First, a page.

Lee was working in a kitchen at the time and recalls “I ran out of holiday time, and sick days off, so I left the job to do the band full time. It was ok though because I had older mates who were builders, and there was always a few days work here and there. That sort of thing seemed easier then than it is now.”

A second single “The Winner” (released in May 1982) was a firm live favourite, and shot to No.9 in the independent charts where it hung about for nine weeks. Contributing the sing-along anthem “Power” to the “Wargasm” benefit LP for pro-nuclear disarmament groups, mirrored the feelings of many kids living in ’Thatcher’s bloody Britain’.

The band entered Matrix studios, just off New Oxford Street in London to record their first full length album. Secret Records paid for it but provided no producer and just let the band get on with it. “The engineer was great with us. I think it took us about 10 days from start to finish.” There’s no doubt that the songs are great but the band feel that production (or lack of) let it down. Nevertheless, these were the days when punk albums were judged by the energy, spirit and content rather than a polished studio sound that today’s bands have so cheaply available and easily accessible.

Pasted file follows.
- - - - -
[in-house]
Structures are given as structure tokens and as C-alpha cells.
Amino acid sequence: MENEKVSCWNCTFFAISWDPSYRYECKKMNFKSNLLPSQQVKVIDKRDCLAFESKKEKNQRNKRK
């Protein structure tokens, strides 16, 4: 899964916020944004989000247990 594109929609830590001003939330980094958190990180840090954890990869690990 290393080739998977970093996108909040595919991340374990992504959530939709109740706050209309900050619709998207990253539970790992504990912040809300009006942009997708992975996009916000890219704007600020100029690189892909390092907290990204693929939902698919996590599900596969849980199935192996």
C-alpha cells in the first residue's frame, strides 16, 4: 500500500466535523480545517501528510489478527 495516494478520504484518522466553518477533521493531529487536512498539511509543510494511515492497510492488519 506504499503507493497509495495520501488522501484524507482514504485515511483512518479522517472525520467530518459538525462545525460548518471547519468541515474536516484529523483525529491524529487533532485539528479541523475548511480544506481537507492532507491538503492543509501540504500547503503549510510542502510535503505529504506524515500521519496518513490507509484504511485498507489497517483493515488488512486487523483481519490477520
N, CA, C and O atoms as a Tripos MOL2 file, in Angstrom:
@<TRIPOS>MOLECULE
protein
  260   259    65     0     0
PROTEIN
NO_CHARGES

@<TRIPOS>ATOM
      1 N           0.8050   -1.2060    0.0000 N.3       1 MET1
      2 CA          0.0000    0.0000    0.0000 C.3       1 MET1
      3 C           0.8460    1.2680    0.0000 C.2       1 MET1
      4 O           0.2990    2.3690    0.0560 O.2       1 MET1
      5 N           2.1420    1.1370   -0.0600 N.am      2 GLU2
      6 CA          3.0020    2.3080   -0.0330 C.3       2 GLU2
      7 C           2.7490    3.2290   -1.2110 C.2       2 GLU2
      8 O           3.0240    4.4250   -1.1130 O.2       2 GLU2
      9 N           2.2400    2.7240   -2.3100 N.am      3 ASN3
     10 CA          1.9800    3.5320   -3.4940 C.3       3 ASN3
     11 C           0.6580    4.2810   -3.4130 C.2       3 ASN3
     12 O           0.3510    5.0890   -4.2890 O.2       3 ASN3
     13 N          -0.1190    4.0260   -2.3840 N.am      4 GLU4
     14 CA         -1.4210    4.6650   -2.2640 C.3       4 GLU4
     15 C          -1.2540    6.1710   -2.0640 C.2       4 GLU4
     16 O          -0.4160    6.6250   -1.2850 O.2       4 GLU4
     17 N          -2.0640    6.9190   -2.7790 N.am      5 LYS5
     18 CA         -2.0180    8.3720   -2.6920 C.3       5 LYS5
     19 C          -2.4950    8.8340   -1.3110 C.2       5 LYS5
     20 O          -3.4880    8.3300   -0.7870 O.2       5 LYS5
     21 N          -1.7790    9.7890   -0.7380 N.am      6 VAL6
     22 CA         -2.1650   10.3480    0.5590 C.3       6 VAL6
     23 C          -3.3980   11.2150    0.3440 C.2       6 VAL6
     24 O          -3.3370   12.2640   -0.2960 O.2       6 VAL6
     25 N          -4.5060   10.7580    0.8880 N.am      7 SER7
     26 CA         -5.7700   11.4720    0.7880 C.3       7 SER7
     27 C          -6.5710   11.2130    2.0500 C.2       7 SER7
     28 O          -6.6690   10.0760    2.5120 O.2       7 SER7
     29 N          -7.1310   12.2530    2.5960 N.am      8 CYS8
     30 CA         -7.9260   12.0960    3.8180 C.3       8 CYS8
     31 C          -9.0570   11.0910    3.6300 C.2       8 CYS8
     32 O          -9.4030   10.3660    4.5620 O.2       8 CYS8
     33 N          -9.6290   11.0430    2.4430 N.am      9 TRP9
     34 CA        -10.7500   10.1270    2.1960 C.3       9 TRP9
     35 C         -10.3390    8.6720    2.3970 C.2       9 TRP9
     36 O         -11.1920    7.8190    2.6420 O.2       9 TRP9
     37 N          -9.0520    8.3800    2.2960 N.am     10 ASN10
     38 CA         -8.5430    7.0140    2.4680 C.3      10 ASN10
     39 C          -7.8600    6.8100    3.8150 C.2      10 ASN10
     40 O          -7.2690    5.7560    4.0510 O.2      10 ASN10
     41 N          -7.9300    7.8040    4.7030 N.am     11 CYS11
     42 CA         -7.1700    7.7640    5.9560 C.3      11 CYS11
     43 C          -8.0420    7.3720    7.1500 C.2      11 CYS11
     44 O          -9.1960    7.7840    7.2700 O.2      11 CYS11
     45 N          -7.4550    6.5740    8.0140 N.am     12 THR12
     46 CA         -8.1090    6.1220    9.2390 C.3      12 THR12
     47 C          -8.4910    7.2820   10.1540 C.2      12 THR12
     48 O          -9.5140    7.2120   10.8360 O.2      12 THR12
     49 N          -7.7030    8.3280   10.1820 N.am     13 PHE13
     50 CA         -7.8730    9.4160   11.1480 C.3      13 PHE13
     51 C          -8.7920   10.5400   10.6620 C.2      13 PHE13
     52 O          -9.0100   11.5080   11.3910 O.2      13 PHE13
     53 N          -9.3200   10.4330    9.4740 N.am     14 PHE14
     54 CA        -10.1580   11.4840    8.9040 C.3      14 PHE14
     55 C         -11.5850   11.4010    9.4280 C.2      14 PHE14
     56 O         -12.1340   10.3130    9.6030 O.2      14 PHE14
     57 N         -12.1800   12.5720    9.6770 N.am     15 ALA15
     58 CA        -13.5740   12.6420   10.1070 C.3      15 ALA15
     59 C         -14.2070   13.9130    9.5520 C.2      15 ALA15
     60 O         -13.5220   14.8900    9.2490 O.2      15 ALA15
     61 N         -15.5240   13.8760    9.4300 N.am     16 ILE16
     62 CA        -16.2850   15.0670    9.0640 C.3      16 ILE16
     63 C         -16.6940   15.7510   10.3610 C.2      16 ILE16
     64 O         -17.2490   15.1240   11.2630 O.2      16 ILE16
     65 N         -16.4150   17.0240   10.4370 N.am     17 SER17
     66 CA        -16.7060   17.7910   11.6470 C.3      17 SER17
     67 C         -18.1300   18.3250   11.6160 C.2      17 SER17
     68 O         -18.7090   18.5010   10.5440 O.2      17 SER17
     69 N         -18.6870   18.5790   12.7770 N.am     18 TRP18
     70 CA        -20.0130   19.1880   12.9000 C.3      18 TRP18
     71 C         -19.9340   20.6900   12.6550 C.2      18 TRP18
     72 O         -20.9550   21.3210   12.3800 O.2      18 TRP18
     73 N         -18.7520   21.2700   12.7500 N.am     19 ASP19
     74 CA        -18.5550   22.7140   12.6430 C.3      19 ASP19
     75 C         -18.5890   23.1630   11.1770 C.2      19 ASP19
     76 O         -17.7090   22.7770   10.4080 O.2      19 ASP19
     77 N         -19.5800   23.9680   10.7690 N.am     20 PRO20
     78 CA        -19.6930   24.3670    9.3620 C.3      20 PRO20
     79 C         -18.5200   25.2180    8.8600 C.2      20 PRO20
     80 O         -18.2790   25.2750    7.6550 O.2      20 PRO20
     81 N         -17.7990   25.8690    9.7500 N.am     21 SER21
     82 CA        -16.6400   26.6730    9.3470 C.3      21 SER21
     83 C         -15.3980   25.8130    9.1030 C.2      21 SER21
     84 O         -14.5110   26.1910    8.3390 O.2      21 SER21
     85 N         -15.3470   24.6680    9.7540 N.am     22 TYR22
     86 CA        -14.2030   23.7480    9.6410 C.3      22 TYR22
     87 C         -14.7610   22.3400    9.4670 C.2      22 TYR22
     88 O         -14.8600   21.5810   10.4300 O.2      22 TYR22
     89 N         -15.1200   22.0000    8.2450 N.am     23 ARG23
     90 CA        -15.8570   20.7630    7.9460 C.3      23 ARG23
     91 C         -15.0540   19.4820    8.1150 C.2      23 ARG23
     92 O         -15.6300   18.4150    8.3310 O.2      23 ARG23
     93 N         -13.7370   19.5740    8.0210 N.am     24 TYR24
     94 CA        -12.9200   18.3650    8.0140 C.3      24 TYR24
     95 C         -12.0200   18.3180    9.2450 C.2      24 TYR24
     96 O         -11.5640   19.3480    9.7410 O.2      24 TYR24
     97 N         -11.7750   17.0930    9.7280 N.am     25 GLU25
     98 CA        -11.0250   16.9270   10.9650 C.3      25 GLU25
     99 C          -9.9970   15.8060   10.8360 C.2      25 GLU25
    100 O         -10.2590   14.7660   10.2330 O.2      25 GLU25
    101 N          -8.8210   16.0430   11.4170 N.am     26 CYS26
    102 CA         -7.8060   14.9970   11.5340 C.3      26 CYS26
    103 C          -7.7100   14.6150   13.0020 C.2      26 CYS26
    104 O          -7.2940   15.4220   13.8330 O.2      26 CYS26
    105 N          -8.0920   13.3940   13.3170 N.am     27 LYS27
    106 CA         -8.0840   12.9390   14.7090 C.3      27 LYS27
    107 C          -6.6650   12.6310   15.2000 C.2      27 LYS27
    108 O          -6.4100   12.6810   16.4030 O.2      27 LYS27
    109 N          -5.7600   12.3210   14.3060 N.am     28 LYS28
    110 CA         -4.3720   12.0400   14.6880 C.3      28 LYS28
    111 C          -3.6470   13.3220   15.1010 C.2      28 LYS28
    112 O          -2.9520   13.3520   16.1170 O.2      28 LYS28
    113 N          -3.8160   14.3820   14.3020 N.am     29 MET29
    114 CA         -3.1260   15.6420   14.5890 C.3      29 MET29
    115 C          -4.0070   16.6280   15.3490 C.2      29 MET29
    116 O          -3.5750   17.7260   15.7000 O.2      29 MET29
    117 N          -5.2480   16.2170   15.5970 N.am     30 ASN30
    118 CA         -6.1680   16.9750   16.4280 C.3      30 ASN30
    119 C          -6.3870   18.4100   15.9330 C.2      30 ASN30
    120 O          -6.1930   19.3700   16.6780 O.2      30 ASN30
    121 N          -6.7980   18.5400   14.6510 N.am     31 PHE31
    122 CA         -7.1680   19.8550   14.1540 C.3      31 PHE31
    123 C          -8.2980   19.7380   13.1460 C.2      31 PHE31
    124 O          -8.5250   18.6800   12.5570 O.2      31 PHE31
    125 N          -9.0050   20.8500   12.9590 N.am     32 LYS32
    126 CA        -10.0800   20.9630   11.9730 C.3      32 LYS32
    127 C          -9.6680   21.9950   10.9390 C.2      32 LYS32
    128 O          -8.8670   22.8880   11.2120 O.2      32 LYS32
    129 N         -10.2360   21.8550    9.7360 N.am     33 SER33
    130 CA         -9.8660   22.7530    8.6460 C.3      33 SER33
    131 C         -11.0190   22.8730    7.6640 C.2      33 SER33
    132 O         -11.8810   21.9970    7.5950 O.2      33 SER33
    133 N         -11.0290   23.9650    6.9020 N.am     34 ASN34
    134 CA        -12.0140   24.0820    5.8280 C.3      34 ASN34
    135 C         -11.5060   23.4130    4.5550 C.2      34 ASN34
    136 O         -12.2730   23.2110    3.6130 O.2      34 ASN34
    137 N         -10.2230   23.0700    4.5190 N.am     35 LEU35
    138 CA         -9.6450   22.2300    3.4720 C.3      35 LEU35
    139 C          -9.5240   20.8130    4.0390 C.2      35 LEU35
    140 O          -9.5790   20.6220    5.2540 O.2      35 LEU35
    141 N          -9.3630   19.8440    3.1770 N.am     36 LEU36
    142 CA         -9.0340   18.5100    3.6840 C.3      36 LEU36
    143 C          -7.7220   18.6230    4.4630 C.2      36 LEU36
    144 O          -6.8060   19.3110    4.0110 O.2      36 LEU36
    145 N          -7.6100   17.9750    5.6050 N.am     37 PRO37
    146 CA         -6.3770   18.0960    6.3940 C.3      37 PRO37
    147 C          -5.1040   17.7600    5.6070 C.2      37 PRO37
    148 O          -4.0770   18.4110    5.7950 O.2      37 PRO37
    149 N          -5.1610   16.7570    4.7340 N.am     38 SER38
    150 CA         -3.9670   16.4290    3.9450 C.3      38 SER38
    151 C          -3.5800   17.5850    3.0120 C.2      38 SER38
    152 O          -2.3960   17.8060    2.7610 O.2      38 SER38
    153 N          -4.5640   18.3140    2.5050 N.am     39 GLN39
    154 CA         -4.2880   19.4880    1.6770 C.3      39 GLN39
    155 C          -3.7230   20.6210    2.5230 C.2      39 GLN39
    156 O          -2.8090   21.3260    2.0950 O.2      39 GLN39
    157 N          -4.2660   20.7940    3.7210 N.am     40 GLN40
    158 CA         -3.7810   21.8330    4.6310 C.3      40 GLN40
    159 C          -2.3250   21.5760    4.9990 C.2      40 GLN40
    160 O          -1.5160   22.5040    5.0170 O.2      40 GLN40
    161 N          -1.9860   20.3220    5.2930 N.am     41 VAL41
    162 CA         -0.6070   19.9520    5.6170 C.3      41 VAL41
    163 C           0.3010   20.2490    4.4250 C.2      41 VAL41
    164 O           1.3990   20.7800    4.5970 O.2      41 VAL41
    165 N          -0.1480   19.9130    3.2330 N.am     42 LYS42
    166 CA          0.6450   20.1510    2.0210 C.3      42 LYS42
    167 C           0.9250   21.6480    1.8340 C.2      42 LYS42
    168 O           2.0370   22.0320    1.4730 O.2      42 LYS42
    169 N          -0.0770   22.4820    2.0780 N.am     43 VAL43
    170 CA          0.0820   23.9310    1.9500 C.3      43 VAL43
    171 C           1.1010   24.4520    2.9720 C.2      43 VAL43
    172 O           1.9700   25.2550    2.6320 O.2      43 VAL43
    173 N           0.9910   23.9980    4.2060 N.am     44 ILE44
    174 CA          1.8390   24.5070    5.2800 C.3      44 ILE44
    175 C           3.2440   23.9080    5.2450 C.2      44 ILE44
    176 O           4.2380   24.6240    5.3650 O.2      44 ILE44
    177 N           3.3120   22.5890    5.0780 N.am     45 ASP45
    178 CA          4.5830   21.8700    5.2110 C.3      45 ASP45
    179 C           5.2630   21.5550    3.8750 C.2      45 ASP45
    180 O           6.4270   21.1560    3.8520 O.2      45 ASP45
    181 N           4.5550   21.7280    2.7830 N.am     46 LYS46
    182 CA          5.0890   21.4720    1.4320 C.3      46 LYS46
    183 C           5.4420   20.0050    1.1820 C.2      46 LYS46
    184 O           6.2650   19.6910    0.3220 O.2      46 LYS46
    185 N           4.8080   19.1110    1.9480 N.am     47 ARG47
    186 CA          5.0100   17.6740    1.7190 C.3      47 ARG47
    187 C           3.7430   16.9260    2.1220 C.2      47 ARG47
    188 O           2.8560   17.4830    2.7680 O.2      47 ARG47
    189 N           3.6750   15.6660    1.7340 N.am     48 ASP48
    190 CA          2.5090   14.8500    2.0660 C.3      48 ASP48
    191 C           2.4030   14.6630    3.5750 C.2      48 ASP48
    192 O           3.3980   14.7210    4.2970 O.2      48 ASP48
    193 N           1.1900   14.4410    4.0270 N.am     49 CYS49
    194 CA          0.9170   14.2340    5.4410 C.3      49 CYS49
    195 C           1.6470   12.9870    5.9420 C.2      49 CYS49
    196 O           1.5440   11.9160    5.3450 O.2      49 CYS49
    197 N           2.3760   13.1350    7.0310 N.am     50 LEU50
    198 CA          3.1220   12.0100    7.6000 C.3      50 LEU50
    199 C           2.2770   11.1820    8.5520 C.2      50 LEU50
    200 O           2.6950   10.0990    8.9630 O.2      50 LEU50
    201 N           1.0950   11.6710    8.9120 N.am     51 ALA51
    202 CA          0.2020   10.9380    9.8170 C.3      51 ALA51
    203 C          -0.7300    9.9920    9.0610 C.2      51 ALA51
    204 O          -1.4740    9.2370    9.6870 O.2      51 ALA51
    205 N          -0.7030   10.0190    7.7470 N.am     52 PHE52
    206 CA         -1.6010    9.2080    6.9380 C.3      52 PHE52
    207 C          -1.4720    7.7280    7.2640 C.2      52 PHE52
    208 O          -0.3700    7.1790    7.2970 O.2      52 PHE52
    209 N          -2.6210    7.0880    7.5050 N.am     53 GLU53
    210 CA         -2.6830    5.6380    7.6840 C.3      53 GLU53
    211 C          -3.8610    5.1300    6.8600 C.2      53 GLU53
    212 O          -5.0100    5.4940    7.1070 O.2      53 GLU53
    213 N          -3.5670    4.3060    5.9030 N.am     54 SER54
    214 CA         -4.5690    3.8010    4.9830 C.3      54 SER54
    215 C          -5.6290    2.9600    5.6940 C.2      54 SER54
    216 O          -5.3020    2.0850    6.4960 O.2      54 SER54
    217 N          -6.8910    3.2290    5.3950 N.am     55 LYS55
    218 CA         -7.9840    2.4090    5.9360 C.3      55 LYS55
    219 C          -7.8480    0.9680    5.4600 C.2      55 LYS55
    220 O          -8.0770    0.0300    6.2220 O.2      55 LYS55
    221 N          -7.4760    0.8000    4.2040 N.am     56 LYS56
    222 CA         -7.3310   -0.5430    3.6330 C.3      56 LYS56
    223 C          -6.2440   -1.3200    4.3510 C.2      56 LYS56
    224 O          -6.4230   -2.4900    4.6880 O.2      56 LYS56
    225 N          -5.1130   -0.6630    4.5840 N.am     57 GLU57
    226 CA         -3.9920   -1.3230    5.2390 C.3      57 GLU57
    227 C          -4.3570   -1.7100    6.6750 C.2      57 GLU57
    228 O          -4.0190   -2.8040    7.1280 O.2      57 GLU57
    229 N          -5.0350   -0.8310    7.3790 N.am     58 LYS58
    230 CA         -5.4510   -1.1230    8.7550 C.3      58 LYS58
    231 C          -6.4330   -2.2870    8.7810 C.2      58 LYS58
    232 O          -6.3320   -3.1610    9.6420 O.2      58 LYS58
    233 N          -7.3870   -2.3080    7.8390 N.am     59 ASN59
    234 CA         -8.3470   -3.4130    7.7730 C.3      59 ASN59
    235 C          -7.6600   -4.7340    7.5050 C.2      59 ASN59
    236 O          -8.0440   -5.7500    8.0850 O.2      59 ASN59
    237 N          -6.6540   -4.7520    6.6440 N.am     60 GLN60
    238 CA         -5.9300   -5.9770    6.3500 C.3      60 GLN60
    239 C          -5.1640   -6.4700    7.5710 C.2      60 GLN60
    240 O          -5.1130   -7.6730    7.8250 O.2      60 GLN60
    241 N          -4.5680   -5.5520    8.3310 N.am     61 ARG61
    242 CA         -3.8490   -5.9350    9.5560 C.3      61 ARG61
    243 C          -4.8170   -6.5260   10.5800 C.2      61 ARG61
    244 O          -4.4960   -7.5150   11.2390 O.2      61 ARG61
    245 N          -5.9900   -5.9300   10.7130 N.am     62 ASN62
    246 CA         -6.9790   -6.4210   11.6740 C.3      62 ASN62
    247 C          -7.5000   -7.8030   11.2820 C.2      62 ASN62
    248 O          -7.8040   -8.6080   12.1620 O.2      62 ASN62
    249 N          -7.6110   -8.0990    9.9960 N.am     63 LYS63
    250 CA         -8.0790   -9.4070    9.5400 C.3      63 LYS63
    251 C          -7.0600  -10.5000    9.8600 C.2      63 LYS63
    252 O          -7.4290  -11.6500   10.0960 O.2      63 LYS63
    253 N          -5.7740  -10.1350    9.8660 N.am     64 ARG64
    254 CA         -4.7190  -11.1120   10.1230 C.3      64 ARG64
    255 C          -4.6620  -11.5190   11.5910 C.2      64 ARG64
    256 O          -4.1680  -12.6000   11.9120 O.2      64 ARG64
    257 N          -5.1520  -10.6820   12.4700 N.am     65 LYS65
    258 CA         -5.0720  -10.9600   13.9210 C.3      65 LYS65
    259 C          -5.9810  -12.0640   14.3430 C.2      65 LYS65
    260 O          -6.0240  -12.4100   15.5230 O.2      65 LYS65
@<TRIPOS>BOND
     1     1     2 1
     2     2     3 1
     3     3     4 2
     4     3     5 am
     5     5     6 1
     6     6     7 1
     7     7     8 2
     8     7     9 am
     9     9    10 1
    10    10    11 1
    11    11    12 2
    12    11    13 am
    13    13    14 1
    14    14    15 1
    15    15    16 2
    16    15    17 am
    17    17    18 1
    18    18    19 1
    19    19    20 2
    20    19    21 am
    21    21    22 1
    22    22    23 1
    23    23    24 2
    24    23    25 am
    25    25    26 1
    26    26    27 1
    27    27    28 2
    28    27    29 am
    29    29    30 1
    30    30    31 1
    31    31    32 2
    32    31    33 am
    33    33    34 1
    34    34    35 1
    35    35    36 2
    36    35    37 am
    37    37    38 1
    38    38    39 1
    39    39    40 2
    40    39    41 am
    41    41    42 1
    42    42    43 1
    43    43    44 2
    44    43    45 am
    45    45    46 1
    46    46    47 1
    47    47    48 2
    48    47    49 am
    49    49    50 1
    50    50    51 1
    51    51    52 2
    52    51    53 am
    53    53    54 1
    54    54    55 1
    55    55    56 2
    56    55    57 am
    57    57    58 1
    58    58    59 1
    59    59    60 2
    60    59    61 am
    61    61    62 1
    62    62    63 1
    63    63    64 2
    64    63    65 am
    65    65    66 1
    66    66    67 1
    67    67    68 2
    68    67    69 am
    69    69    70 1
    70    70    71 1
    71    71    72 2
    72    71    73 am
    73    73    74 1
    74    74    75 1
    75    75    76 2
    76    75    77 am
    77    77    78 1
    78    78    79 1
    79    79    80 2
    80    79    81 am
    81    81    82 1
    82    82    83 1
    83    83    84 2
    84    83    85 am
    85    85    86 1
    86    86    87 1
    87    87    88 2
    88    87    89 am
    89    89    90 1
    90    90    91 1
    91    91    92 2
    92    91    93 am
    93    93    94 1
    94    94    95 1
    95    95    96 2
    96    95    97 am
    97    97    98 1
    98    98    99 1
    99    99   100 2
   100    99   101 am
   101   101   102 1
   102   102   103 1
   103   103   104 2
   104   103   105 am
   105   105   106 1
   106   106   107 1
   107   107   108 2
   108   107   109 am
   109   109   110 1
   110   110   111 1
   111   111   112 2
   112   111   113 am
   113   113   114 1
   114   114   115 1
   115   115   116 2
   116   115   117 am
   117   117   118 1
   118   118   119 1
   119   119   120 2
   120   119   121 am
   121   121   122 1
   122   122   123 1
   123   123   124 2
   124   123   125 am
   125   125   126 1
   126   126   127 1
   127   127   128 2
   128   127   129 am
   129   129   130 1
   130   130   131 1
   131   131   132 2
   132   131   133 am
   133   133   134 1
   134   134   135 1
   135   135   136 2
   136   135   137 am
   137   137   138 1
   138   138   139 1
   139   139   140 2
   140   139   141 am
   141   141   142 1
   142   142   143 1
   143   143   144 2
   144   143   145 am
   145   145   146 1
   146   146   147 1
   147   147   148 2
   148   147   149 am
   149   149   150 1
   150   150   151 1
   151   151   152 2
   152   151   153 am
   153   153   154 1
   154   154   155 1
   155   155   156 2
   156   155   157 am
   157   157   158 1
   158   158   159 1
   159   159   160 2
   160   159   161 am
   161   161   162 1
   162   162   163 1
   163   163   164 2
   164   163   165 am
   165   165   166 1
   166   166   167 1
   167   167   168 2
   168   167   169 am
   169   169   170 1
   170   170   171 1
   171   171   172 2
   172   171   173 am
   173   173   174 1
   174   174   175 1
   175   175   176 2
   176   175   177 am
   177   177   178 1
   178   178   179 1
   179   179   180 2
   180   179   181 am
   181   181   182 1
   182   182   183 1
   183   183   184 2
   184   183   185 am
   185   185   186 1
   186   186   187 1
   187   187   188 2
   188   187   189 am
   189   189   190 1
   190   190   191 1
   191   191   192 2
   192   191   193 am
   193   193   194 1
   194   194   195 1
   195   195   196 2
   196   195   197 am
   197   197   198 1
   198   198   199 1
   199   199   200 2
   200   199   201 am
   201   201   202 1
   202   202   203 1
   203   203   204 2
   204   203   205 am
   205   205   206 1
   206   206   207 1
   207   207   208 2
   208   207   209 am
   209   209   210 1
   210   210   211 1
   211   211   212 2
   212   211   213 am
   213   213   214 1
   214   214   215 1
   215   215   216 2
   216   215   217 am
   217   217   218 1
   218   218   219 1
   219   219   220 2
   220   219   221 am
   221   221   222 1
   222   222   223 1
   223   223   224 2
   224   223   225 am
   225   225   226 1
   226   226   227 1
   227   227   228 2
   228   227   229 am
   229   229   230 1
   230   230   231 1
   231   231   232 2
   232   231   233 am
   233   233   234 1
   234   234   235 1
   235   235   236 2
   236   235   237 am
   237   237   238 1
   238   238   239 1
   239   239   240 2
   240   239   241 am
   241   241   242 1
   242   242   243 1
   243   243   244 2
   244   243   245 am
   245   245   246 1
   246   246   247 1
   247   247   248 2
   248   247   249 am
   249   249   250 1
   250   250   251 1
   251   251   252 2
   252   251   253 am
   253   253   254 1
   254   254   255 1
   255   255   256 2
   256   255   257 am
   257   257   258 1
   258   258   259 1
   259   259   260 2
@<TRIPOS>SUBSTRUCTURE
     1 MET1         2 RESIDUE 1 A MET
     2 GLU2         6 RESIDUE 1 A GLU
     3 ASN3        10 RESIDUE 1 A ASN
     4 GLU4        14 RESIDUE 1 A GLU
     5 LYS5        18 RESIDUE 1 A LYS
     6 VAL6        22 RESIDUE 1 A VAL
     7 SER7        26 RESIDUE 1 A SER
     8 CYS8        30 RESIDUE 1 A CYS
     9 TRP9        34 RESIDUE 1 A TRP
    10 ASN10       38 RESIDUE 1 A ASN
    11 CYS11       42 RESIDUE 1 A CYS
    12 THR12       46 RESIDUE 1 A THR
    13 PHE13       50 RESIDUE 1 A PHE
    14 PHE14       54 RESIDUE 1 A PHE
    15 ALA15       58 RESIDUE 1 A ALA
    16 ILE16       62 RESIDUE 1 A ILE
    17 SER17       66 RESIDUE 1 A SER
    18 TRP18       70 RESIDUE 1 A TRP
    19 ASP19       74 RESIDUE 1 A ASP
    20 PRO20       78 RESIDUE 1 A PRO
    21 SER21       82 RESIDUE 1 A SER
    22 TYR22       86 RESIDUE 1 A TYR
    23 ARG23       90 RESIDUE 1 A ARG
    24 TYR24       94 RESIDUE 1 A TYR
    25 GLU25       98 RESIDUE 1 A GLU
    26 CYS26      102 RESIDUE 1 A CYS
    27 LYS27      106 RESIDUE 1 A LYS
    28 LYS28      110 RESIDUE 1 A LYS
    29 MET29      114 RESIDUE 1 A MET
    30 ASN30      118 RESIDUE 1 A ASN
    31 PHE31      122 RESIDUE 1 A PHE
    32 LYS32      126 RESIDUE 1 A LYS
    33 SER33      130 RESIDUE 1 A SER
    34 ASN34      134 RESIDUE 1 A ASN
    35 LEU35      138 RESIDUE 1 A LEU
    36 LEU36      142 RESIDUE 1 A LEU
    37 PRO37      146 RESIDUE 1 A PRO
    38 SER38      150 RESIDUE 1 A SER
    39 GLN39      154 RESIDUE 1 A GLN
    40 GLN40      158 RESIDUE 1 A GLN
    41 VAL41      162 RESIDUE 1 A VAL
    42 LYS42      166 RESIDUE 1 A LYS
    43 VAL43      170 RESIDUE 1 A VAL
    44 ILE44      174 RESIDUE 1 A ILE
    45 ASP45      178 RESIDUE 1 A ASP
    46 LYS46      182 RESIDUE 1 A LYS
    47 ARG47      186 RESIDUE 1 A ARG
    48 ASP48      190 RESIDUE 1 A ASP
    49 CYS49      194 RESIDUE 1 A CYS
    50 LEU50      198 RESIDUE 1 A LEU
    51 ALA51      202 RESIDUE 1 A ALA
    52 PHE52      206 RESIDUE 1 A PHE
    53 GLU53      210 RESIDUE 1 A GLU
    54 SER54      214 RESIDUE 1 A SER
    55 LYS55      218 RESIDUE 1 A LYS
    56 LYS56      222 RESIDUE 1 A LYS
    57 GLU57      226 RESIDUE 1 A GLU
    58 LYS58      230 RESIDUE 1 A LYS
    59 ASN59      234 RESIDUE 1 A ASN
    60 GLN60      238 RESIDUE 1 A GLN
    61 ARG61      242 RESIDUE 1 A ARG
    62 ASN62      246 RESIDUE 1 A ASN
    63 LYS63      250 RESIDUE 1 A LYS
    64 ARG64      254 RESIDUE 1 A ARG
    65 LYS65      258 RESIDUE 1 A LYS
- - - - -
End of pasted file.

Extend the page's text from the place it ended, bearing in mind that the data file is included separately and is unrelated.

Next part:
“Still Out Of Order” was released in July 1982 and even bothered the National Charts, denting them at Number 42. Rave reviews followed with ‘Sounds’ saying “This album is unstoppable all round. Songs, production, lyrics, energy – it has the lot…..There isn’t a low moment on it from start to finish.” ‘Melody Maker’ jumped in with “Proves conclusively that you can be a shit kicking, dirt dragging, hell raising punk band while at the same time offering thought and versatility and melody and originality”.